Death and taxes; both are inevitable. In today’s society, dying with some debt may also be inevitable for most people.
So what happens to your debts when you die? Well … it depends.
If you and another person share the debt jointly, the debt lives on and the surviving joint debtor must make the payments. For example, if you and your spouse jointly apply for a credit card or a mortgage and then your spouse dies, you’re now solely responsible for making the payments.
But what if your spouse applied – in her name only – for a credit card, racked up $5000 in debt, and then died? The good news is that you have no legal obligation to pay her debt out of your own funds or funds you owned jointly with her. But if she died with any assets held only in her name (not held jointly with you), the debt may have to be paid from those assets.
Did you notice I said “may” have to be paid? That’s because Florida has very specific laws governing exactly who gets paid first when someone dies. Generally speaking, legal fees, reimbursement for the Personal Representative’s out-of-pocket expenses (funeral expenses, legal retainers, etc.), Medicaid, and recent medical bills take top priority, followed by other debts.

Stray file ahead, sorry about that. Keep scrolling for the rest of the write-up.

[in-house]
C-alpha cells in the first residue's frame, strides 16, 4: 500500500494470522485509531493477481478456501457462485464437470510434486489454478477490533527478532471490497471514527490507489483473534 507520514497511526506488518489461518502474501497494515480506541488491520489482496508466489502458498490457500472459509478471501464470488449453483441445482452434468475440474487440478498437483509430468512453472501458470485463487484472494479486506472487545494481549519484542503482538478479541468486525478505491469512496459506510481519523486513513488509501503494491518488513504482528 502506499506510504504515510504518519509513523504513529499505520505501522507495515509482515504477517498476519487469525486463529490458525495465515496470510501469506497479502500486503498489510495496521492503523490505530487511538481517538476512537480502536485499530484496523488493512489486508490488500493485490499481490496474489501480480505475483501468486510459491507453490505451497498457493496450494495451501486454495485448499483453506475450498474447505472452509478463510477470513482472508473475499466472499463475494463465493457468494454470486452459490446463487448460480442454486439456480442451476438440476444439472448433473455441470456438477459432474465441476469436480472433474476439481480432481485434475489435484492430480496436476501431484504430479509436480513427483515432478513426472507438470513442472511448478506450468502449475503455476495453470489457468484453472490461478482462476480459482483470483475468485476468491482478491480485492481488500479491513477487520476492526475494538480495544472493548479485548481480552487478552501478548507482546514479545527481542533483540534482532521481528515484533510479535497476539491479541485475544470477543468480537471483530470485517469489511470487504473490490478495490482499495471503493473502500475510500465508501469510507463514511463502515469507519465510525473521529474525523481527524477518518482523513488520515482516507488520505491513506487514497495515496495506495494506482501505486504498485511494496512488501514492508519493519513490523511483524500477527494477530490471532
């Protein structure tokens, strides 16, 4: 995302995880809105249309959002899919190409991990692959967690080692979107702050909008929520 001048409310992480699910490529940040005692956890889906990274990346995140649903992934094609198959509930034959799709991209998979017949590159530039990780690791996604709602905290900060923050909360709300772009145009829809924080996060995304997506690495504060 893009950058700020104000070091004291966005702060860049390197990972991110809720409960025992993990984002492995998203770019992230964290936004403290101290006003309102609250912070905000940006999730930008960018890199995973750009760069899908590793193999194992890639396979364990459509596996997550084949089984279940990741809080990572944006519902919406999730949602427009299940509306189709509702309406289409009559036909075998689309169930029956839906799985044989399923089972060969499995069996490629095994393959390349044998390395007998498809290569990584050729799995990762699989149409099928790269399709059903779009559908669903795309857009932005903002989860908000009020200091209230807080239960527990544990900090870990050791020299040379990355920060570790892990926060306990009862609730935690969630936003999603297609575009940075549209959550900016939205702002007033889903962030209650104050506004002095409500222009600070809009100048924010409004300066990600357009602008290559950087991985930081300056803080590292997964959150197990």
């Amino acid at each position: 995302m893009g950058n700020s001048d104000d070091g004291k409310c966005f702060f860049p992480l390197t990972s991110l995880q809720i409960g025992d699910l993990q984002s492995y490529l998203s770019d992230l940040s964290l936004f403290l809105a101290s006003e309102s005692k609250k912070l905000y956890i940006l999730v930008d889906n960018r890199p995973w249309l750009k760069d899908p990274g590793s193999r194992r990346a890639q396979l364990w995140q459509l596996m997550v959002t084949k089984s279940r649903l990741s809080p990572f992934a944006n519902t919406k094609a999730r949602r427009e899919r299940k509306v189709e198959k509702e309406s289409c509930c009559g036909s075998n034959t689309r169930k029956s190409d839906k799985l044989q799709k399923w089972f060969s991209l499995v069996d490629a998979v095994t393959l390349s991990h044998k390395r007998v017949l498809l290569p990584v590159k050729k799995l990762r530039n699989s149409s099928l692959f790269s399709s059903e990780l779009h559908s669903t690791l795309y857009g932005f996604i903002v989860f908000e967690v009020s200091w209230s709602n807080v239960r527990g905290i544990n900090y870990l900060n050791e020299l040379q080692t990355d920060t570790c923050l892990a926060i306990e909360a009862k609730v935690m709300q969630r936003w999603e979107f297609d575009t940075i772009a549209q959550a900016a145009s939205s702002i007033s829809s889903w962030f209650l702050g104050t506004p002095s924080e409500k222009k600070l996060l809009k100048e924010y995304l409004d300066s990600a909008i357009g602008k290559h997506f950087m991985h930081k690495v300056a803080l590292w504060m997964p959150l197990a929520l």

What happens if a person dies with more debts than assets? In that case, it may be necessary to pay the debts proportionately. For example: Jane dies with assets worth $100,000 in her individual name, but after a lengthy illness, dies with $200,000 in debts. Let’s say that the highest priority debts total $50,000. Those debts are paid in full and the remaining $50,000 is split proportionately between the remaining creditors. In other words, the probate judge would order that the remaining creditors receive only $1 for every $3 owed to them.
This is an over-simplification of what actually happens under Florida law and is presented to merely illustrate the general idea of how debts are treated in probate. If someone you loves dies, call an attorney who focuses on probate and trust administration. Florida has three different types of probate, and only an estate lawyer can help you decide whether probate is necessary.